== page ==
We are well past the point of wondering whether the Miami Heat can handle the best of the West when it matters most.
After all, Miami was a slight underdog entering the NBA Finals last season, started that series with a loss in Oklahoma City and then ripped off four straight wins to capture the championship.
And this Heat team, on paper, is better than the one that won that title.
Still, buried inside the Heat's 11-3 start is another number, a 1-2 record against the established elite of the Western Conference. Nor was either loss, in Los Angeles against the Clippers or in Memphis against the Clippers, especially close. Even Thursday night's five-point victory over the Spurs, who are currently tied for second in the West, wasn't decided until the final minute—not to mention Tim Duncan, Tony Parker, Manu Ginobili and Danny Green didn’t even attend the game.
"They only come so often, so just to have that opportunity to play a good team like San Antonio," Bosh said.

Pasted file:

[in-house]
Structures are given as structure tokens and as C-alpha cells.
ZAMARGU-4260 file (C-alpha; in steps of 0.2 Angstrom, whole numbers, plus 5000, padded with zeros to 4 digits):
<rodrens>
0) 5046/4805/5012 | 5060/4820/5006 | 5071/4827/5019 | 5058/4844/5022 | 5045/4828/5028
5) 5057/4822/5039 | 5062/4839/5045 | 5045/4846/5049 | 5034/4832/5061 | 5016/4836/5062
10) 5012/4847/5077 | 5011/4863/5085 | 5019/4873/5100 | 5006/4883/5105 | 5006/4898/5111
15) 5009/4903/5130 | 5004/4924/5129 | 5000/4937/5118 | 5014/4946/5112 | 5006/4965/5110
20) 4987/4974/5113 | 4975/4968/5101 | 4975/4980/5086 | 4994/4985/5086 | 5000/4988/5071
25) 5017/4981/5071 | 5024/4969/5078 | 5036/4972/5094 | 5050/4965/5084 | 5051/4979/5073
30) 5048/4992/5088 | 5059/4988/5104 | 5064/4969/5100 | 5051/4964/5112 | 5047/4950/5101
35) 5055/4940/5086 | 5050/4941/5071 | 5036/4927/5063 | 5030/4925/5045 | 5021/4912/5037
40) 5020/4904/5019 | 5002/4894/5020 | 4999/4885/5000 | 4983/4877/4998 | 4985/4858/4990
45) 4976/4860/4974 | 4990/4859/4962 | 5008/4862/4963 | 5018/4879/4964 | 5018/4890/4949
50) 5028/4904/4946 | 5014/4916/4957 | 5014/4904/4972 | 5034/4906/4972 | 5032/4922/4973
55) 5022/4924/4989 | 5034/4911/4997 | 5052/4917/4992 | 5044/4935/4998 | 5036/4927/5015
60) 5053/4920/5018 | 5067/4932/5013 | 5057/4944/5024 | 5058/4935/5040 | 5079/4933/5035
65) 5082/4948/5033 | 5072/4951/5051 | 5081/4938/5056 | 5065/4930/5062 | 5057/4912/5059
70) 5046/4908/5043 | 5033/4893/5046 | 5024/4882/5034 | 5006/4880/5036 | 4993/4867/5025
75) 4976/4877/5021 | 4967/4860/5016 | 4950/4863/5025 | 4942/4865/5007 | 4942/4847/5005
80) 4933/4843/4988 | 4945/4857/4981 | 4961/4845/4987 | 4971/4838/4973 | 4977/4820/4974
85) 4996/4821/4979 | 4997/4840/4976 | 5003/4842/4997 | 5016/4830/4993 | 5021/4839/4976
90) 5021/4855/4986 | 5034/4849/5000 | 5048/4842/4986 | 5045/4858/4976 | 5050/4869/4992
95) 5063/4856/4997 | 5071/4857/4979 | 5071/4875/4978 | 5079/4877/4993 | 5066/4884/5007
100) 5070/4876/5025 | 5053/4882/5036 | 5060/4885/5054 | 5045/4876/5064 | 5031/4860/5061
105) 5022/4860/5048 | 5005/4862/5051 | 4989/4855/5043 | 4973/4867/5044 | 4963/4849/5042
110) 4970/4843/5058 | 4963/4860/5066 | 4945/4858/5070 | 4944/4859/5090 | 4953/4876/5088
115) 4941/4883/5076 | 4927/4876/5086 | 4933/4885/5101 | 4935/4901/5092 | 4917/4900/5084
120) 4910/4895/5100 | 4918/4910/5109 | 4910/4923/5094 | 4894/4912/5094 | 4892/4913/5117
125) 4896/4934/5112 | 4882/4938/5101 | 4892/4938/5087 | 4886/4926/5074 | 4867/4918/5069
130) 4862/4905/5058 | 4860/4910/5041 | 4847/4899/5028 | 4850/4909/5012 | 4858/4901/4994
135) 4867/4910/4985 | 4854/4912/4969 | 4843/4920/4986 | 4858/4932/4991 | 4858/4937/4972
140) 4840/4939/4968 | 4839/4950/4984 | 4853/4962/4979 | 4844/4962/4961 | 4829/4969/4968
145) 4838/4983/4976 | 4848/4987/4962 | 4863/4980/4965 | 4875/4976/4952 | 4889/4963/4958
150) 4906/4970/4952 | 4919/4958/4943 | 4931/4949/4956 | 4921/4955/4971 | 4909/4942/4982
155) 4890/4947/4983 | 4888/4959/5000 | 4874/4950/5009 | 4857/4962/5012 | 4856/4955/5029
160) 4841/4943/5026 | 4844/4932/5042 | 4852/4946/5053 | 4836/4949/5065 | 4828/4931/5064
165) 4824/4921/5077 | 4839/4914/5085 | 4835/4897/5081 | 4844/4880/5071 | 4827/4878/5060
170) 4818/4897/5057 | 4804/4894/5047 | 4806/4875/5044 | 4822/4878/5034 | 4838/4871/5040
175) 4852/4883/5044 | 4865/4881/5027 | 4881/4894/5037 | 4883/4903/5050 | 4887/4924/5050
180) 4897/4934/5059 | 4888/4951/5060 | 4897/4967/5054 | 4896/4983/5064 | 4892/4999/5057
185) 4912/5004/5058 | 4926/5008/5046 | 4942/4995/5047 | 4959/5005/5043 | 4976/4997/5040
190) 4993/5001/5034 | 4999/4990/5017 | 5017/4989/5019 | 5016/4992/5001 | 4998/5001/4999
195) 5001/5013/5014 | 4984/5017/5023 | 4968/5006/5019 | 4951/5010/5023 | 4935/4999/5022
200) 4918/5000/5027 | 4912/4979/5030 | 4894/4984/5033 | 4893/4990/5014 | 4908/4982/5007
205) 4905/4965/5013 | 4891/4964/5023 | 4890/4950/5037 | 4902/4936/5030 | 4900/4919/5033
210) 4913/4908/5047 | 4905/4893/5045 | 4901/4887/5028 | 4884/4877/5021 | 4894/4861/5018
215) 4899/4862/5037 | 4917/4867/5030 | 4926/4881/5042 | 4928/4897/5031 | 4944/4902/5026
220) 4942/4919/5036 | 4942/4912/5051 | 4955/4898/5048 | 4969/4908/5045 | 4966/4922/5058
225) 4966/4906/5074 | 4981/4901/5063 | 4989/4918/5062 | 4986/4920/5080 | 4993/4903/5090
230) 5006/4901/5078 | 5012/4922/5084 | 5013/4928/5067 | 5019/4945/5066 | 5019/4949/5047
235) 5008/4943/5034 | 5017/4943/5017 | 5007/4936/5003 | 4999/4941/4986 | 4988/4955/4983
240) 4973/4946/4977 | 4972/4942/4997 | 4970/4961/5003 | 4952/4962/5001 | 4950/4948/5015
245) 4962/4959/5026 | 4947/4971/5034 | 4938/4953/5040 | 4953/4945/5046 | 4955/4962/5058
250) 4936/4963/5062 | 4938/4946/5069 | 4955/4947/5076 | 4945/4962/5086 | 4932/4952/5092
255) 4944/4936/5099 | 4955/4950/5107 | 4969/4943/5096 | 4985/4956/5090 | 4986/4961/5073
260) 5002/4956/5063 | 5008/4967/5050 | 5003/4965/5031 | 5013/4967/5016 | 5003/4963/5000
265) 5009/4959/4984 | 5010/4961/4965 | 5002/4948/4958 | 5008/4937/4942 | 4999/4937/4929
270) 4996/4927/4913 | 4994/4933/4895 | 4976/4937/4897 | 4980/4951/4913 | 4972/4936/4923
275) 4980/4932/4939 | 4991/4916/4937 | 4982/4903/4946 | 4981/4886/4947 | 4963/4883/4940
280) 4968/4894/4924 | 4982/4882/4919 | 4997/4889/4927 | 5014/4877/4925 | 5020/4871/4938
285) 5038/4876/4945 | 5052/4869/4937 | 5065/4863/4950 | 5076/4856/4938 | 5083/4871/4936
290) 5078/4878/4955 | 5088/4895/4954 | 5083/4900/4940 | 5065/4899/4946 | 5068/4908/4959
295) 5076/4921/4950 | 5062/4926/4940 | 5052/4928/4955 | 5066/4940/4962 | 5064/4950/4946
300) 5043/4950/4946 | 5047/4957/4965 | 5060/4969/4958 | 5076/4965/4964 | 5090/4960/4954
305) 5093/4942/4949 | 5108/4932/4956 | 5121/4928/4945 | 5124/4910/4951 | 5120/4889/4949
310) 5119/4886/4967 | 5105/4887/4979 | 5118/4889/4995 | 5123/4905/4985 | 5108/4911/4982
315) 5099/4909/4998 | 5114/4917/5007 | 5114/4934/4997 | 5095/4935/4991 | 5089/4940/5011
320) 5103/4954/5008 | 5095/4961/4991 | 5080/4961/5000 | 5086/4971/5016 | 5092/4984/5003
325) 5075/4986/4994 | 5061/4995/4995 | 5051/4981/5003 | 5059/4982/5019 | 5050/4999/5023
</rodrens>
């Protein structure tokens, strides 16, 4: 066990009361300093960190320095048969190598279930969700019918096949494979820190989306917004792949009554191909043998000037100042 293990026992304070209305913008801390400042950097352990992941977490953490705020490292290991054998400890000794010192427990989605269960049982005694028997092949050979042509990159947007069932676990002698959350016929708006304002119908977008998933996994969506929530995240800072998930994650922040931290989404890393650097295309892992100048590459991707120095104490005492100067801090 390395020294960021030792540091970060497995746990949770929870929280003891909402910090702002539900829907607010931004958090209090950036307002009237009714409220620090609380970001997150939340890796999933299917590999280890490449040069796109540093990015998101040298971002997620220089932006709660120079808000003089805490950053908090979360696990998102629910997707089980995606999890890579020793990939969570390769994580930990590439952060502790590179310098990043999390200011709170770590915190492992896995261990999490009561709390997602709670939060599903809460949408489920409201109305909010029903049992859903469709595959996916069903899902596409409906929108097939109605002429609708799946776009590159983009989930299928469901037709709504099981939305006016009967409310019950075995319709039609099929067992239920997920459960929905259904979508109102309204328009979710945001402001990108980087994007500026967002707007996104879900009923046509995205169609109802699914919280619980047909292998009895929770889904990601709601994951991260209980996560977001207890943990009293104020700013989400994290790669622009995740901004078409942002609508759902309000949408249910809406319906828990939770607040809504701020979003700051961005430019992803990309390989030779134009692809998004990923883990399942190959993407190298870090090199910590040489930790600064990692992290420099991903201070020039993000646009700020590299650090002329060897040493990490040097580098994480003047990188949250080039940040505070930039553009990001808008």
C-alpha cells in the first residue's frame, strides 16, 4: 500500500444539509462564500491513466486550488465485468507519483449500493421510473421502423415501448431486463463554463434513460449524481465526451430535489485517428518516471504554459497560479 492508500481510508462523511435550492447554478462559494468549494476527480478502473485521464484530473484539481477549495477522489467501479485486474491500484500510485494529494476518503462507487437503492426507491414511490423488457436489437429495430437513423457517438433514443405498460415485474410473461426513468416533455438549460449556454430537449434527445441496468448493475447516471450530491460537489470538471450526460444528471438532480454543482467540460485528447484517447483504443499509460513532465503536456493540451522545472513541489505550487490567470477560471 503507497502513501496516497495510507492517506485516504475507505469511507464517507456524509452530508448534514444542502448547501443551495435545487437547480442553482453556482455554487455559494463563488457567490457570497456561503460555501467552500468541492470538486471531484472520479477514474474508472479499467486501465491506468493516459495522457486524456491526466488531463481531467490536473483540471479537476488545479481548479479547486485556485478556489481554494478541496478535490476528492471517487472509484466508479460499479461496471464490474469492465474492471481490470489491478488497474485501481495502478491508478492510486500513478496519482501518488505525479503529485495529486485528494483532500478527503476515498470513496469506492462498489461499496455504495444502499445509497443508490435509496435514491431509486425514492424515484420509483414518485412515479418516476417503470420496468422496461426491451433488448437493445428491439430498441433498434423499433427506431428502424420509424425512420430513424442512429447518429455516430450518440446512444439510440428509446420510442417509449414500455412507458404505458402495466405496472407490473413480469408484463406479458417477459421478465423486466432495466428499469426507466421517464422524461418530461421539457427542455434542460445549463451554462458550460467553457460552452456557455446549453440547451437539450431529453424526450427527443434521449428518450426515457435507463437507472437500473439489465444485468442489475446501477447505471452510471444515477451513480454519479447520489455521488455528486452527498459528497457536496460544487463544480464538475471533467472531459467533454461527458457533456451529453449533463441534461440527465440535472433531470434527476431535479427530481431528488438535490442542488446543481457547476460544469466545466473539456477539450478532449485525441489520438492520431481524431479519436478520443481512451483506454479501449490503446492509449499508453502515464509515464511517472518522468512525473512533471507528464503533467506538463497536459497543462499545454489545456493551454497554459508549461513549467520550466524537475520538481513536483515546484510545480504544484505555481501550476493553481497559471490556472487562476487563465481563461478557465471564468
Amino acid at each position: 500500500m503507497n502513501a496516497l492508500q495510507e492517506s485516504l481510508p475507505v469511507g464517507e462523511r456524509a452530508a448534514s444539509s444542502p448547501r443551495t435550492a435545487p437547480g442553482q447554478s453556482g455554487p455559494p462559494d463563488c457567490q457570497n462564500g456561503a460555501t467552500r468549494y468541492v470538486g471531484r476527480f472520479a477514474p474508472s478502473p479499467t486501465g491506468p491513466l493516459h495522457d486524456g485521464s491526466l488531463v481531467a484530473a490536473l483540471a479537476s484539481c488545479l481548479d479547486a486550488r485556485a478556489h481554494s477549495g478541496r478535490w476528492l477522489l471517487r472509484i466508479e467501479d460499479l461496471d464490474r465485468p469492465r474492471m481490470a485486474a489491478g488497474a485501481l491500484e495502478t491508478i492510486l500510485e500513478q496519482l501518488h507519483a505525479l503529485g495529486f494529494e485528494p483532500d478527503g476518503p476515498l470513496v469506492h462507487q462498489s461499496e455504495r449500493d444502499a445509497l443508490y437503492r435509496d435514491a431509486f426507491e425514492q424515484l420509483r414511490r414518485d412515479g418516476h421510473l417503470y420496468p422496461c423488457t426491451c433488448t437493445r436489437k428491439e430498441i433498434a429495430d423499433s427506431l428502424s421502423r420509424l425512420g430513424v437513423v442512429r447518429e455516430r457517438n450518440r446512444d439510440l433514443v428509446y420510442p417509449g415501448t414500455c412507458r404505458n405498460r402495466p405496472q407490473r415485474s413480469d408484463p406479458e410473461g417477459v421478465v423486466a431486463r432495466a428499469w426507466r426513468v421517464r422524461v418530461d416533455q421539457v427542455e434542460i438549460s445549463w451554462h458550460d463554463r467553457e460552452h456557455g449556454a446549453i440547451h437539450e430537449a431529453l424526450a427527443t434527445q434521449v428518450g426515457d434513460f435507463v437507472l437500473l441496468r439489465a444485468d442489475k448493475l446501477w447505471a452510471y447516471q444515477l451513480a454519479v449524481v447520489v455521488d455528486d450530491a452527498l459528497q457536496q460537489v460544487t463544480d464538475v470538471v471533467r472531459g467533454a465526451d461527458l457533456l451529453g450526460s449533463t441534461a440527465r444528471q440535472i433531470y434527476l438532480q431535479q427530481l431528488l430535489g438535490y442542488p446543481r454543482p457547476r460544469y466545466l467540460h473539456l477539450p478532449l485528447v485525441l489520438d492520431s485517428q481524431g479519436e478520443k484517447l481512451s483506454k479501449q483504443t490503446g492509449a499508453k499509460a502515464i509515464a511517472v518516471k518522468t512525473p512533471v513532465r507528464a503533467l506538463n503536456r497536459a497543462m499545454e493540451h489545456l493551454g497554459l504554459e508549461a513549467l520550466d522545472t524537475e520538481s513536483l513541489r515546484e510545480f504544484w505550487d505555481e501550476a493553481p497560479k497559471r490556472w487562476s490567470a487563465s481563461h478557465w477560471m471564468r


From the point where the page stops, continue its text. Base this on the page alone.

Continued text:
It was the first of two opportunities this season. Said Bosh:
It's always a measuring stick. We win the games we are supposed to win, and then when it's up against the juggernauts of the league, it's always a good time to establish yourself and see where you are. And guys don't forget. Later on in the postseason, that gives them them confidence—you might see them again.
Assuming the Heat get out of the East, which is a reasonable assumption considering the current flaws of recent contenders like Boston, Chicago and Indiana, which team would the Heat least like to see?
Note: All quotes were collected throughout the course of the author's work covering the Heat for the Palm Beach Post. All statistics were accurate entering Nov. 30, 2012.